If you’re a Catholic woman who hasn’t heard of Blessed Is She, prepare yourself for the best news you’ll receive this year. Blessed is She (BIS) is an initiative to unite Catholic women across the country in prayer. Every day, BIS sends out an email with the day’s Mass readings and a (short!) reflection by a another Catholic woman. The writers are a mix of single women, young moms, grandmas and everything in between, but all are rock solid in their faith. The website includes affiliate links to meet up with other Catholic women in your area, host a BIS brunch, join a regional group, or even attend a BIS retreat. There’s also a store that sells everything from T-shirts to digital downloads. The real winner, though, is this year’s BIS Advent journal. Every page contains a list of the day’s readings, followed by a short reflection by popular Catholic artist Audrey Assad and space to write out your own reflections. You can buy it now at .

Tiny tots

Chews Life Rosaries


Chews Life rosary from Organic Mama

Probably one of the best innovations in Catholic parenting since donuts after Mass. These are rosaries made out of soft, food-grade silicone. Instead of a typical cross, they have a rectangle with a cross on one side and bumps to soothe teething gums on the other. They’re sturdily made, but come with a lifetime repair or replacement guarantee. You even get to decide what colors you want! These are made by a mom, and she has tons of other clever ideas, like nursing charm bracelets that let you keep track of feeding and feeding necklaces specifically designed to keep nursing babies from scratching you.  You can find the whole catalog at .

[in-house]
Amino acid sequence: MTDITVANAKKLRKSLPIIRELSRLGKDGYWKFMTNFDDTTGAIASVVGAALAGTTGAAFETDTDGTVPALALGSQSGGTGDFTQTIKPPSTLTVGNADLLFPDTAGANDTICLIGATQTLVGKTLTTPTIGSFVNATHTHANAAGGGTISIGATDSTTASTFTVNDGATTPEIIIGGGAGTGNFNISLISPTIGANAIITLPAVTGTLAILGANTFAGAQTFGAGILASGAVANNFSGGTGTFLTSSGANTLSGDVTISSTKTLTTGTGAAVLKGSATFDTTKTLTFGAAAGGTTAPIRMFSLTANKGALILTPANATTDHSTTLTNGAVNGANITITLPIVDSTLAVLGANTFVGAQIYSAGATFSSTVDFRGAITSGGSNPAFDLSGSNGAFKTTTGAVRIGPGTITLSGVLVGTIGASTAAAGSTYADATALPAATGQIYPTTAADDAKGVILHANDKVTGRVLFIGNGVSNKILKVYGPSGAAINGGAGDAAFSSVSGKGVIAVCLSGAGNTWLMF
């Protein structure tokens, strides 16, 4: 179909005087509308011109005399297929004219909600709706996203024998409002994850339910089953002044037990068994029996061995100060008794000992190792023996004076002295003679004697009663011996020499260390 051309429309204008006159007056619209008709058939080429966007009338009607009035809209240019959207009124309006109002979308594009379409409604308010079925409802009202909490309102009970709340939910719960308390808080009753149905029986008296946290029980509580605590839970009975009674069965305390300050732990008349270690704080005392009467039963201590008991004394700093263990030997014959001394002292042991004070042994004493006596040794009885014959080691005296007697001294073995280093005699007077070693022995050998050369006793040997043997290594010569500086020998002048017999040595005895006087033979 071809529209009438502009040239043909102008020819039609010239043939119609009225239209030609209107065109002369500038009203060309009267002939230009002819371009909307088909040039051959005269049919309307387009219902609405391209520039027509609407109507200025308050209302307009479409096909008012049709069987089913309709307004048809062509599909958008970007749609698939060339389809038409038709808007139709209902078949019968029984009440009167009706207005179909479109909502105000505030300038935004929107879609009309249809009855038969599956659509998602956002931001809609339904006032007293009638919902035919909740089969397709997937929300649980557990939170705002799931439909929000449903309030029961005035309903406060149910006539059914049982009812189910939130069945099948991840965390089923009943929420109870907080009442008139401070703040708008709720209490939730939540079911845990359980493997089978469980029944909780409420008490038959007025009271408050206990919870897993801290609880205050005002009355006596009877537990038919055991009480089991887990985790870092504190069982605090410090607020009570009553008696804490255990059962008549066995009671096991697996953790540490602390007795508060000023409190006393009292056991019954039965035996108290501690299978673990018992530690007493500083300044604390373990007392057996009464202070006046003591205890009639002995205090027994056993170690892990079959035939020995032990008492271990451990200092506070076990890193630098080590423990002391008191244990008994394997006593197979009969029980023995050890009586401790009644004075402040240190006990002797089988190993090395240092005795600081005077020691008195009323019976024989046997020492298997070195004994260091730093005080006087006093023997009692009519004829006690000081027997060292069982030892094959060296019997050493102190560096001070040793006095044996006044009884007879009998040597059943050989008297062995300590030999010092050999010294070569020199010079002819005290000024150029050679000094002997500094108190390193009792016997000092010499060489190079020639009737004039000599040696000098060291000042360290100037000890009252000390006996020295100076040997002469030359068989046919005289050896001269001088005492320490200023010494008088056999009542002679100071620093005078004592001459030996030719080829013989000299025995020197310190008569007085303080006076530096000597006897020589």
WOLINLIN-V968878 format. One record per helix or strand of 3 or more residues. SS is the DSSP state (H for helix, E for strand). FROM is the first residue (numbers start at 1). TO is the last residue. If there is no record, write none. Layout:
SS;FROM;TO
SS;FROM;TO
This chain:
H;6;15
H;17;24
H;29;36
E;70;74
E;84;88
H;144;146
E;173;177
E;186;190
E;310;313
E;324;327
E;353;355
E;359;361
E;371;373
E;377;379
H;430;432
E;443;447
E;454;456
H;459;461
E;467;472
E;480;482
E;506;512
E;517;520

Mass kit from Wee Believers

Mass kits

Let’s be real–Ritz crackers and grape juice in a sippy cup are soooo nineties. Today’s kids have the option of vestments, cruets, patens and all kinds of minuscule Mass trappings. Some are plush, like the Wee Believers My Mass Kit from . Some are brass and even include little monstrances, like this Montessori-approved one from . Denver’s own Lisa Cotter also has a post on how to create a DIY Mass kit on her (retired) blog,

Whole Parenting Goods


Leggings from Whole Family Parenting

This shop is run by Catholic blogger mom. She has a wide variety of products, but she’s most famous for her huge variety of organic knit baby leggings with the cutest whimsical patterns. Think everything from woodland scenes to bicycles to multi-colored airstream trailers. She also has almost illegally precious baby bonnets and cloth banners. Check out her stuff at


Dominican habit with belt and rosary from The Little Habit

The Little Habit (tonsure kits sold separately. Probably.)

This is an etsy shop that makes religious habits for dolls. Seriously! Does your goddaughter’s American Girl doll have a vocation as a Carmelite? Maybe her Jenny Gymnast is leaving behind the uneven bars to become a Benedictine? Well, here’s a habit. But they don’t stop there—they have are tiny rosary belts, monstrances, rose wreaths and even a tiny Book of Kells. Go to to swoon over the cuteness.

Better than sugarplums (whatever the heck they are)

Benedict’s Brittle